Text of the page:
In the fall of 2002, and most dramatically on February 15, 2003, anti-war protesters across the world carried placards reading: "No Blood for Oil!" The American punditocracy sniffed at these displays of dissent and heaped scorn on the peace demonstrators for suggesting that George W. Bush and Dick Cheney would start a war so American conglomerates could steal Iraq's oil. Five-plus years later, and today we see on the front page of the New York Times: "Deals With Iraq Are Set To Bring Oil Giants Back, Rare No-Bid Contracts, A Foothold for Western Companies Seeking Future Rewards."
The article details how U.S. oil companies with close ties to the Bush administration have used the leverage of the military occupation to muscle out competitors and win no-bid contracts to exploit Iraq's vast oil reserves. "A total of 46 companies, including the leading oil companies of China, India and Russia, had memorandums of understanding with the Oil Ministry, yet were not awarded contracts." This praiseworthy piece, by Andrew E. Kramer, goes on to point out that "in a twist of corporate history for some of the world's largest companies, all four oil majors that had lost their concessions in Iraq are now back." Kramer ends the story with a quote from the former chief executive of ExxonMobil, Lee Raymond, (who recently retired with a $600 million golden parachute), saying in a fleeting fit of honesty: "There is an enormous amount of oil in Iraq. We were part of the consortium, the four companies were there when Saddam Hussein threw us out, and we basically had the whole country."
So there you have it.
The oil conglomerates that were tossed out when the Baathist regime nationalized Iraq's oil industry are today back in place with the help of 140,000 American soldiers and $750 billion from the American taxpayer.
But the Iraq war had nothing to do with oil, right?
All the pro-war commentators who assured us repeatedly that the Iraq war had nothing to do with the control of oil owe all of the soldiers who served in Iraq a sincere and heartfelt apology. Although the list of warmonger pundits is far too long to record here among those who should send their apologies to the troops are Christopher Hitchens, Michael Ignatieff, Michael O'Hanlon, Kenneth Pollack, Michael "Just War" Walzer, Fouad Ajami, Michael Barone, Thomas "Flat Earth" Friedman, Michael Gordon, and Judith Miller (to name just a few).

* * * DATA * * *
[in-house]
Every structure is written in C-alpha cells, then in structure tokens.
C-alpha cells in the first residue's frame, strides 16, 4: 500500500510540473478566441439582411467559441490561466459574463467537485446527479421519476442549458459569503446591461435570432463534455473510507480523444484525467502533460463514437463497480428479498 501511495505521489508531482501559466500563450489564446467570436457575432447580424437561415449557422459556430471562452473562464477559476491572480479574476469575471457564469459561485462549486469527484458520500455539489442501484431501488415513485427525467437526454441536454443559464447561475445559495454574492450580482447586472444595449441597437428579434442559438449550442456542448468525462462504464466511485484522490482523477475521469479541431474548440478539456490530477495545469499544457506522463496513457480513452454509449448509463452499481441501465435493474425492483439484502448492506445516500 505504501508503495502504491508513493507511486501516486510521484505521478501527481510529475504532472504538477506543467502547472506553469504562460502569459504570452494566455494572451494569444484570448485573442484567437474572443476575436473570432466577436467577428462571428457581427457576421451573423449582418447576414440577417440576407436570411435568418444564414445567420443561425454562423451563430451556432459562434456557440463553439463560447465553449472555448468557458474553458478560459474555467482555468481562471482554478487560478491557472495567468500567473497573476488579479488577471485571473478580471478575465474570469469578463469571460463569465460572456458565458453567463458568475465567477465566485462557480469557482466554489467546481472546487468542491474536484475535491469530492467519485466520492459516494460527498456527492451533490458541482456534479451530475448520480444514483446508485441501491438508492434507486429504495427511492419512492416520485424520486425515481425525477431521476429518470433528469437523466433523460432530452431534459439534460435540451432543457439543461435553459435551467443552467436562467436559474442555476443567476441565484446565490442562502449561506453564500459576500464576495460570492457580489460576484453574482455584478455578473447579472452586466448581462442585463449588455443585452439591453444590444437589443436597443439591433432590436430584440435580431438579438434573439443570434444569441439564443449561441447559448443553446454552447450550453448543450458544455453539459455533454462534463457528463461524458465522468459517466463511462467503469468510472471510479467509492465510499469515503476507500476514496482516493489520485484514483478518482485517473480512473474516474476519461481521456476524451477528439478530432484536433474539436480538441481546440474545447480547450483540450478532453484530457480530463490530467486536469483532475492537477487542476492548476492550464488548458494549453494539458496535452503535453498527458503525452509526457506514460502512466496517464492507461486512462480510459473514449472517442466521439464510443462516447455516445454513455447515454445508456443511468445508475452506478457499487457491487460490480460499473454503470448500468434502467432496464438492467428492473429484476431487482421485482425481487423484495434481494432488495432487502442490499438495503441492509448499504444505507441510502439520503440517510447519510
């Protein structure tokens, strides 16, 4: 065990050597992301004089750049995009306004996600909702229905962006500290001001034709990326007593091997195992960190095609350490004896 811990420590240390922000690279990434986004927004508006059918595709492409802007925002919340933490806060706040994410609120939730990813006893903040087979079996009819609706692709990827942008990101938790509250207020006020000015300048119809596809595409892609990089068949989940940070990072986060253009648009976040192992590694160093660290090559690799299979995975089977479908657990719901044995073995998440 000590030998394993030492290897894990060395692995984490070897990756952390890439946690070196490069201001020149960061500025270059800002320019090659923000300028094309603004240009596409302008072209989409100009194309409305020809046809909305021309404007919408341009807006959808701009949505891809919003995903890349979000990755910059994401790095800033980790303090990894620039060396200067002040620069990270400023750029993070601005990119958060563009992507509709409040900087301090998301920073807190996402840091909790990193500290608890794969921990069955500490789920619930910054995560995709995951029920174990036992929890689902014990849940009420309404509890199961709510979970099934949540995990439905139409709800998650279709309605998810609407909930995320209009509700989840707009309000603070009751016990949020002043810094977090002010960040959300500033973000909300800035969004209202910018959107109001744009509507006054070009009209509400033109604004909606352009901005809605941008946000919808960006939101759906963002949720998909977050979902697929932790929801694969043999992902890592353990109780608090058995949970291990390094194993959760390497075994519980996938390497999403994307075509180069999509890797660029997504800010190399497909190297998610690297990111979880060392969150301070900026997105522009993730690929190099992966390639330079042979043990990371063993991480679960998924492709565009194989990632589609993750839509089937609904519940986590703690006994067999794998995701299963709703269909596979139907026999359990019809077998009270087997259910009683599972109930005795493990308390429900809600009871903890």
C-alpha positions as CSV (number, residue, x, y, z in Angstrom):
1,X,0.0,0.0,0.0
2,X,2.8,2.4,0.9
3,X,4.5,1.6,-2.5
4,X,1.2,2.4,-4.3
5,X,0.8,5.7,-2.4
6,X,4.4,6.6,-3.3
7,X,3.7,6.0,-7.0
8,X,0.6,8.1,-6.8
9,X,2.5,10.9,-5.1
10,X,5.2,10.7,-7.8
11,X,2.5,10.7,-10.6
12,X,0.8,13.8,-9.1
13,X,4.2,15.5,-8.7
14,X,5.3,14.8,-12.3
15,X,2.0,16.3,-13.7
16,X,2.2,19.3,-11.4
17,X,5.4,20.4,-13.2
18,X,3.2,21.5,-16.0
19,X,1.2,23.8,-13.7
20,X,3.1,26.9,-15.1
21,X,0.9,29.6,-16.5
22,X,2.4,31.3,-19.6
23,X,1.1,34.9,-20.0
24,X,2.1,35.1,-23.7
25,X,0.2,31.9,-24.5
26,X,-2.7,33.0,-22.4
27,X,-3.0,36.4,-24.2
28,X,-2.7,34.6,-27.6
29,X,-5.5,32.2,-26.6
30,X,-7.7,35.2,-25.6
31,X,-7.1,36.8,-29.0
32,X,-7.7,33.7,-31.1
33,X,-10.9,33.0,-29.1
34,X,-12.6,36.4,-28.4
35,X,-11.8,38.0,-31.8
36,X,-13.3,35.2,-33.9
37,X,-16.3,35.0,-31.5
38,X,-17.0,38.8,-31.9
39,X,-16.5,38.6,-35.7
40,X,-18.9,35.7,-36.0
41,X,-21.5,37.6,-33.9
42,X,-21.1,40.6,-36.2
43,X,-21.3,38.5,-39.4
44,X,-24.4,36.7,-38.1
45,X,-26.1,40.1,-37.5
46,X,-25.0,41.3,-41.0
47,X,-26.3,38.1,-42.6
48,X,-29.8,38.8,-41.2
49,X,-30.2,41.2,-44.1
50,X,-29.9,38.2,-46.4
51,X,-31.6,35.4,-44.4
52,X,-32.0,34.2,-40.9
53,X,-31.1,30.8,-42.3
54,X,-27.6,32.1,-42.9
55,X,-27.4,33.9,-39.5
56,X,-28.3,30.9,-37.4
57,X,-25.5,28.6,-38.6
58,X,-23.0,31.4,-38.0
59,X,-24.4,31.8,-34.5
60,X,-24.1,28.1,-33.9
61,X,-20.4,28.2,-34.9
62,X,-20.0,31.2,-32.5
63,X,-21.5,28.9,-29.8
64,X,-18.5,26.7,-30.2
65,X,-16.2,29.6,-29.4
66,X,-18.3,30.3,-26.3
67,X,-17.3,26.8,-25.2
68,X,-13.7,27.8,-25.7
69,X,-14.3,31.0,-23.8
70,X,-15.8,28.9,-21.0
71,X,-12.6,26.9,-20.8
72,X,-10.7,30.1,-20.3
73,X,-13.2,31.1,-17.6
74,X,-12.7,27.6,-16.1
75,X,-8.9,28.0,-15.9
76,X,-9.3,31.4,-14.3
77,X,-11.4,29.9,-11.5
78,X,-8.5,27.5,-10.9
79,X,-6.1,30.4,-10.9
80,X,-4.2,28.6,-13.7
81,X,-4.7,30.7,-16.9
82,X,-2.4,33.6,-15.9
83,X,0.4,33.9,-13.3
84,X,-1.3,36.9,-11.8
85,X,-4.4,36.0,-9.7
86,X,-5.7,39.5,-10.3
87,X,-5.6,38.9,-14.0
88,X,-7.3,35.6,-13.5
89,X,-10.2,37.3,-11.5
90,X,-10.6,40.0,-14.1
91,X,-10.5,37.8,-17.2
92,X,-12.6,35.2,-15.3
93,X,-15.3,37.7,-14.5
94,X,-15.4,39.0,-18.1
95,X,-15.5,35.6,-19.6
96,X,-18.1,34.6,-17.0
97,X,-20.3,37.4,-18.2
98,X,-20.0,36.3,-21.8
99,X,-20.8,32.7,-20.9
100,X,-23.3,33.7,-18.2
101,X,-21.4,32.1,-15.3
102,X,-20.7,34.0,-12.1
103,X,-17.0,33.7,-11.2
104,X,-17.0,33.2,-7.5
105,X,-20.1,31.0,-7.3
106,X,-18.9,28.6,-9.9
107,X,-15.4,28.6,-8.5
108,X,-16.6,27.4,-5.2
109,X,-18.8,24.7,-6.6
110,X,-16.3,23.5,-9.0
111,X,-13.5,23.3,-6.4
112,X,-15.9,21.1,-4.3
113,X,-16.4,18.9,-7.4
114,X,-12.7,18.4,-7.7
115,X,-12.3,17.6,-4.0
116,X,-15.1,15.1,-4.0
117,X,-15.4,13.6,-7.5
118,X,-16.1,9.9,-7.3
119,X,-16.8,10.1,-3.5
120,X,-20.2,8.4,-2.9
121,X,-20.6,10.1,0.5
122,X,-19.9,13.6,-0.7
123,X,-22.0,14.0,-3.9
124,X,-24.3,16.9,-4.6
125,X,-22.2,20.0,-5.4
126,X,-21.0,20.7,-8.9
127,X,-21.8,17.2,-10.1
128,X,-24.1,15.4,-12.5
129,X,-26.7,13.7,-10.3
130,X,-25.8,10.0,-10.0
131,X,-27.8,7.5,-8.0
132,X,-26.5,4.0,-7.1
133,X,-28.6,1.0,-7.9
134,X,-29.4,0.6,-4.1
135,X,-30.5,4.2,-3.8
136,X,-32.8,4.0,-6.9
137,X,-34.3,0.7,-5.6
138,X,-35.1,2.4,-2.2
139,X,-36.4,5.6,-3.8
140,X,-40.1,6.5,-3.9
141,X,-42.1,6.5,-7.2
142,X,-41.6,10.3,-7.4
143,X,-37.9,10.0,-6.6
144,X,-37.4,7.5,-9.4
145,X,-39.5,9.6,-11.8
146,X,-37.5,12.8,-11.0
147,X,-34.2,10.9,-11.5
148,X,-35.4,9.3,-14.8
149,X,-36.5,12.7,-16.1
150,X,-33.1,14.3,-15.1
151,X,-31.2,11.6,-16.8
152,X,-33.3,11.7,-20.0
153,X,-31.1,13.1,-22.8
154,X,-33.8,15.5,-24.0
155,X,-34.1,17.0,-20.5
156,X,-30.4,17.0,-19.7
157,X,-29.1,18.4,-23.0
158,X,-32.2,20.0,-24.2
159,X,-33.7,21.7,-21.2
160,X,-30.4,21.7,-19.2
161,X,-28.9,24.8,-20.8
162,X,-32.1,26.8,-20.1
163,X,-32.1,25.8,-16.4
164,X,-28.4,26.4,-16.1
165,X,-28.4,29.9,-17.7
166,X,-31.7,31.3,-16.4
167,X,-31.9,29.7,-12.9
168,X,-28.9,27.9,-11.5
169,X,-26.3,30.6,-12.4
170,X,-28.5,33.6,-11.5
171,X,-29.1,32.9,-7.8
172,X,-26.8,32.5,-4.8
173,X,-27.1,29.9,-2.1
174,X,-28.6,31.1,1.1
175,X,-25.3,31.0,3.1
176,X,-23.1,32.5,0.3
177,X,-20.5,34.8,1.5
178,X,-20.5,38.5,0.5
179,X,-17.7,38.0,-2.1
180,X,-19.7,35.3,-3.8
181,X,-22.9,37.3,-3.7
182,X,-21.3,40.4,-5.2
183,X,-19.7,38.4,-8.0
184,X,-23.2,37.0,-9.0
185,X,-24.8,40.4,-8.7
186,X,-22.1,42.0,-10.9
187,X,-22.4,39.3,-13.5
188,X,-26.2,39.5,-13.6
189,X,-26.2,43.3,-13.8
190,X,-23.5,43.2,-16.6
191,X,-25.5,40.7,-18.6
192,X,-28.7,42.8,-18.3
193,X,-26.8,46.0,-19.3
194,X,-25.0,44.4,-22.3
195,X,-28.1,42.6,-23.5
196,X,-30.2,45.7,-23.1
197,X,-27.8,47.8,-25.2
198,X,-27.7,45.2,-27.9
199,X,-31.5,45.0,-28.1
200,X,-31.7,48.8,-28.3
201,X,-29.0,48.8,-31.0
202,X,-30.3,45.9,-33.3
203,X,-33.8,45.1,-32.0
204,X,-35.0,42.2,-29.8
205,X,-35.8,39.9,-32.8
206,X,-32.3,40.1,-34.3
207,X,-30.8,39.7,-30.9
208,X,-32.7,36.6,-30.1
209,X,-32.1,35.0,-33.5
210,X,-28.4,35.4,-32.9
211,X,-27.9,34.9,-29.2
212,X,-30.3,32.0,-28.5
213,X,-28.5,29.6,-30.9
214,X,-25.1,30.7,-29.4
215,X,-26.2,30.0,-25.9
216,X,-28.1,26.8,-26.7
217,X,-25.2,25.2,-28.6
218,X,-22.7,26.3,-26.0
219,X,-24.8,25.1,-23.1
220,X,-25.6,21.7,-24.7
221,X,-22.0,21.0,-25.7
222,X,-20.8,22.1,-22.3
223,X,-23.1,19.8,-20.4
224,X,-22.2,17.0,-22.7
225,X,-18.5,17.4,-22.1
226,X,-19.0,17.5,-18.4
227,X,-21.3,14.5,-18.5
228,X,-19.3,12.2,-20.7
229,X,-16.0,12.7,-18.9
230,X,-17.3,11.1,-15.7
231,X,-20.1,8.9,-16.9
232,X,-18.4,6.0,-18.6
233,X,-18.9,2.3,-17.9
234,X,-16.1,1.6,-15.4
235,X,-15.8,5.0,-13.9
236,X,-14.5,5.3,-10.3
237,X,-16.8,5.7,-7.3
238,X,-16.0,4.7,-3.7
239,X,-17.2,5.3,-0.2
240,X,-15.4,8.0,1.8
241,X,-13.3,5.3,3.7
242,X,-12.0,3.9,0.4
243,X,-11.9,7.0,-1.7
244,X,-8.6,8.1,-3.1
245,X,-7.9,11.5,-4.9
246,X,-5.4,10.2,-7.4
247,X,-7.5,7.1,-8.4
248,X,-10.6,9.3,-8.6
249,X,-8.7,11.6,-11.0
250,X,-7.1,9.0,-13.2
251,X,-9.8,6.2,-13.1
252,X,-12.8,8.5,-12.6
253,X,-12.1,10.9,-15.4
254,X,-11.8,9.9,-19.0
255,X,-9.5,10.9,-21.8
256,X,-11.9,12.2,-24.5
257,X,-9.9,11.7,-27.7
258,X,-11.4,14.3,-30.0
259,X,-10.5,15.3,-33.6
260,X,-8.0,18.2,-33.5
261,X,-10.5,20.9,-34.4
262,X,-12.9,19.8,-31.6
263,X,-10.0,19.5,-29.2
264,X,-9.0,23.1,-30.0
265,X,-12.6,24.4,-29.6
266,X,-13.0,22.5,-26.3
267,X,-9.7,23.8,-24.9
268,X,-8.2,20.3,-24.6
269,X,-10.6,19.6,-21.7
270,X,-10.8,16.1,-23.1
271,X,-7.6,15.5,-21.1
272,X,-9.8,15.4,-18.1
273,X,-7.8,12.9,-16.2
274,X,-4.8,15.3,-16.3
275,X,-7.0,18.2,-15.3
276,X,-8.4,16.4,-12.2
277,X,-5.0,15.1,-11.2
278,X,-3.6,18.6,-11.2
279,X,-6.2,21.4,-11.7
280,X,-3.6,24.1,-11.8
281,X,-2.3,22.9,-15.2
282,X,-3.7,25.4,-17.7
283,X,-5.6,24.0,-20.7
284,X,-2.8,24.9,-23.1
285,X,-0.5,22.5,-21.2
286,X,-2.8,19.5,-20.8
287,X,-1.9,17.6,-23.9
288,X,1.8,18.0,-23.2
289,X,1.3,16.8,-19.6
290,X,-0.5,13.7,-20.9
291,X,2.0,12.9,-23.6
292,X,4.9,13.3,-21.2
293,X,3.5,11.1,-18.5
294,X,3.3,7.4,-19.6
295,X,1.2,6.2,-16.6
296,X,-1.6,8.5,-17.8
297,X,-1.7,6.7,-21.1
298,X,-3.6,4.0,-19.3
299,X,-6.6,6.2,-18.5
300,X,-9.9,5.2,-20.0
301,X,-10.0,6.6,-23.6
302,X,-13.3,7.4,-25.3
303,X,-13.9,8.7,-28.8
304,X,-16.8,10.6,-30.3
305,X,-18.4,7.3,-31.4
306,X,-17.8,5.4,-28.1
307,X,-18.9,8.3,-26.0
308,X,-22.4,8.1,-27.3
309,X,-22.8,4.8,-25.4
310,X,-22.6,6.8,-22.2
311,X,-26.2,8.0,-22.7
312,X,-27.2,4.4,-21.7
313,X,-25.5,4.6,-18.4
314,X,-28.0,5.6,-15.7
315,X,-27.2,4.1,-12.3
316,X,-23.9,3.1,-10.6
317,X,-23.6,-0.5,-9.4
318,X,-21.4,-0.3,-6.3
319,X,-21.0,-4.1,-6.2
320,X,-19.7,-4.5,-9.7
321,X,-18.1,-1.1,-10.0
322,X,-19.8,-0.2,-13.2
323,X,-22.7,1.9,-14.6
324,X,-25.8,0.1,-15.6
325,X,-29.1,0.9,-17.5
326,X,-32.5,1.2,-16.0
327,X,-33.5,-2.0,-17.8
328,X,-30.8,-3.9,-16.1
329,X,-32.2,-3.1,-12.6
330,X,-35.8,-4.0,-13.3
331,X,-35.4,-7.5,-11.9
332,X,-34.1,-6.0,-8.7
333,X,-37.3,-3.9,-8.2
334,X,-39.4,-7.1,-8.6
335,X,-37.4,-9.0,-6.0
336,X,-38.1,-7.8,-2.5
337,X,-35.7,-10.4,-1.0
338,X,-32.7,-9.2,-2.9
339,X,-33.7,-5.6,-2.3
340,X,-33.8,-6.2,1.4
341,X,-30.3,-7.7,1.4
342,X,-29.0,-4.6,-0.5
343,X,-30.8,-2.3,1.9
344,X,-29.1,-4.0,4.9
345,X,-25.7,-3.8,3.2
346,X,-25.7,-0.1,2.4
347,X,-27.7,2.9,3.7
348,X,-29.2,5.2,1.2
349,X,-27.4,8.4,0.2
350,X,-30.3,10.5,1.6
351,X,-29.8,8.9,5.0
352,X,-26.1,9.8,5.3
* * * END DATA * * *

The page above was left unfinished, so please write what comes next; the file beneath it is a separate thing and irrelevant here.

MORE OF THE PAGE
More importantly, there are 4,100 families who lost loved ones in Iraq who also deserve apologies from these warmongers who assured us that the war had nothing to do with the corporate control of oil. The widows, widowers, and orphaned children of the American dead in Iraq might appreciate some kind of acknowledgement of remorse from the war's cheerleaders.
And don't forget, you who supported this war, to drop a note to the nearly 30,000 wounded veterans too. The thousand or so blinded vets might want to hear an apology from you Mr. Ignatieff; so might the thousand or so vets who lost both their arms and both their legs. And don't forget, Mr. Ajami, to send your apology to all of the vets who will piss and shit through plastic tubes for the rest of their lives, and all the others who are paralyzed and wheelchair bound. And maybe Thomas Friedman and Michael Barone could address their notes of apology to all of the Iraq war vets who suffered disfiguring injuries. And the rest of the cheerleaders for the war can send their apologies to the hundreds of thousands of Iraq war vets who suffer from Post Traumatic Stress Disorder (PTSD).
These war hawks also owe the peace protesters an apology. I was among the protesters in San Francisco so they should feel free to send their apologies directly to me via email or provide them in the comments section below. I think most peaceniks will be magnanimous in offering their forgiveness, except to Christopher Hitchens, whose supercilious douchebaggery is unforgivable.
I suggest everyone go out and read Michael Klare's book Blood and Oil, and watch the new superb documentary of the same title.
Can we all finally accept the facts, which the Senate Intelligence Committee and Scott McClellan most recently confirmed, that the Bush Administration lied to the American people about its true motives in attacking Iraq and that one of the major hidden objectives was the control of Iraq's oil reserves for U.S. companies intimately intertwined with Bush and Cheney and the Republican Party?
The only way the people of the United States could begin to "apologize" for the pain and suffering inflicted in their name on the Iraqi people is to hold war crimes trials, convict and punish the war's perpetrators, and pay reparations.